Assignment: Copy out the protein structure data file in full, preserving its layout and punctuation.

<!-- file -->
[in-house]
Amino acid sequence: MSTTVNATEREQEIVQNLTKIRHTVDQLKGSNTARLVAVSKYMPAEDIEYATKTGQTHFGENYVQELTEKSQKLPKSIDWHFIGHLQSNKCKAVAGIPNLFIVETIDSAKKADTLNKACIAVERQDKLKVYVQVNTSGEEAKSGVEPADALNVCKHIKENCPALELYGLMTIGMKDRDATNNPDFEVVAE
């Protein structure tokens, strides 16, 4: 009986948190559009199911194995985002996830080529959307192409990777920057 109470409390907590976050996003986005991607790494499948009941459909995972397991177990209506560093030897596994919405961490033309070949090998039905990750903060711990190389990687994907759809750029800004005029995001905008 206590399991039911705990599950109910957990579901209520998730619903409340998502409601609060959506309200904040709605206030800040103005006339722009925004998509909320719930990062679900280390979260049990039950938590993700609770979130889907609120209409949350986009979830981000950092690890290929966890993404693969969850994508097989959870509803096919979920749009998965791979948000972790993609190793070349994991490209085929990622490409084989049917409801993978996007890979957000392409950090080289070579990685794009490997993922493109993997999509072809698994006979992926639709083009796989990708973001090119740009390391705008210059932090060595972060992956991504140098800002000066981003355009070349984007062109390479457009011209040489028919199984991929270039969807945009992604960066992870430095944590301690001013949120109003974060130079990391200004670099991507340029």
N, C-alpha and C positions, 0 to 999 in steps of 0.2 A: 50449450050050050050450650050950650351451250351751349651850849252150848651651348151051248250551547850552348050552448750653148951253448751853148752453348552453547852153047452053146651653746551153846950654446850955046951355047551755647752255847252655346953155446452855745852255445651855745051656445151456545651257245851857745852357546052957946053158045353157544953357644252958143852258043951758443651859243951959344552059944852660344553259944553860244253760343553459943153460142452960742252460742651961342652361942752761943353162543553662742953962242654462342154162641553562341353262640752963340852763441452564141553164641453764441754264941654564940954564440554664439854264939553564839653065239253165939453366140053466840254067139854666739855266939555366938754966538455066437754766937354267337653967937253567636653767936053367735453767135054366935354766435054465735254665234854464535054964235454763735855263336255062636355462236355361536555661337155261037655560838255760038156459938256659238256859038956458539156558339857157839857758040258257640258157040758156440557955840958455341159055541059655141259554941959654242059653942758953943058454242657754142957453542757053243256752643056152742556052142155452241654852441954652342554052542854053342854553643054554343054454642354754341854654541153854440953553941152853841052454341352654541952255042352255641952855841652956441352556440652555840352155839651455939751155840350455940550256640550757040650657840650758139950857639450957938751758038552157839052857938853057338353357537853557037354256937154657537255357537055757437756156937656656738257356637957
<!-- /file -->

[in-house]
Amino acid sequence: MSTTVNATEREQEIVQNLTKIRHTVDQLKGSNTARLVAVSKYMPAEDIEYATKTGQTHFGENYVQELTEKSQKLPKSIDWHFIGHLQSNKCKAVAGIPNLFIVETIDSAKKADTLNKACIAVERQDKLKVYVQVNTSGEEAKSGVEPADALNVCKHIKENCPALELYGLMTIGMKDRDATNNPDFEVVAE
């Protein structure tokens, strides 16, 4: 009986948190559009199911194995985002996830080529959307192409990777920057 109470409390907590976050996003986005991607790494499948009941459909995972397991177990209506560093030897596994919405961490033309070949090998039905990750903060711990190389990687994907759809750029800004005029995001905008 206590399991039911705990599950109910957990579901209520998730619903409340998502409601609060959506309200904040709605206030800040103005006339722009925004998509909320719930990062679900280390979260049990039950938590993700609770979130889907609120209409949350986009979830981000950092690890290929966890993404693969969850994508097989959870509803096919979920749009998965791979948000972790993609190793070349994991490209085929990622490409084989049917409801993978996007890979957000392409950090080289070579990685794009490997993922493109993997999509072809698994006979992926639709083009796989990708973001090119740009390391705008210059932090060595972060992956991504140098800002000066981003355009070349984007062109390479457009011209040489028919199984991929270039969807945009992604960066992870430095944590301690001013949120109003974060130079990391200004670099991507340029």
N, C-alpha and C positions, 0 to 999 in steps of 0.2 A: 50449450050050050050450650050950650351451250351751349651850849252150848651651348151051248250551547850552348050552448750653148951253448751853148752453348552453547852153047452053146651653746551153846950654446850955046951355047551755647752255847252655346953155446452855745852255445651855745051656445151456545651257245851857745852357546052957946053158045353157544953357644252958143852258043951758443651859243951959344552059944852660344553259944553860244253760343553459943153460142452960742252460742651961342652361942752761943353162543553662742953962242654462342154162641553562341353262640752963340852763441452564141553164641453764441754264941654564940954564440554664439854264939553564839653065239253165939453366140053466840254067139854666739855266939555366938754966538455066437754766937354267337653967937253567636653767936053367735453767135054366935354766435054465735254665234854464535054964235454763735855263336255062636355462236355361536555661337155261037655560838255760038156459938256659238256859038956458539156558339857157839857758040258257640258157040758156440557955840958455341159055541059655141259554941959654242059653942758953943058454242657754142957453542757053243256752643056152742556052142155452241654852441954652342554052542854053342854553643054554343054454642354754341854654541153854440953553941152853841052454341352654541952255042352255641952855841652956441352556440652555840352155839651455939751155840350455940550256640550757040650657840650758139950857639450957938751758038552157839052857938853057338353357537853557037354256937154657537255357537055757437756156937656656738257356637957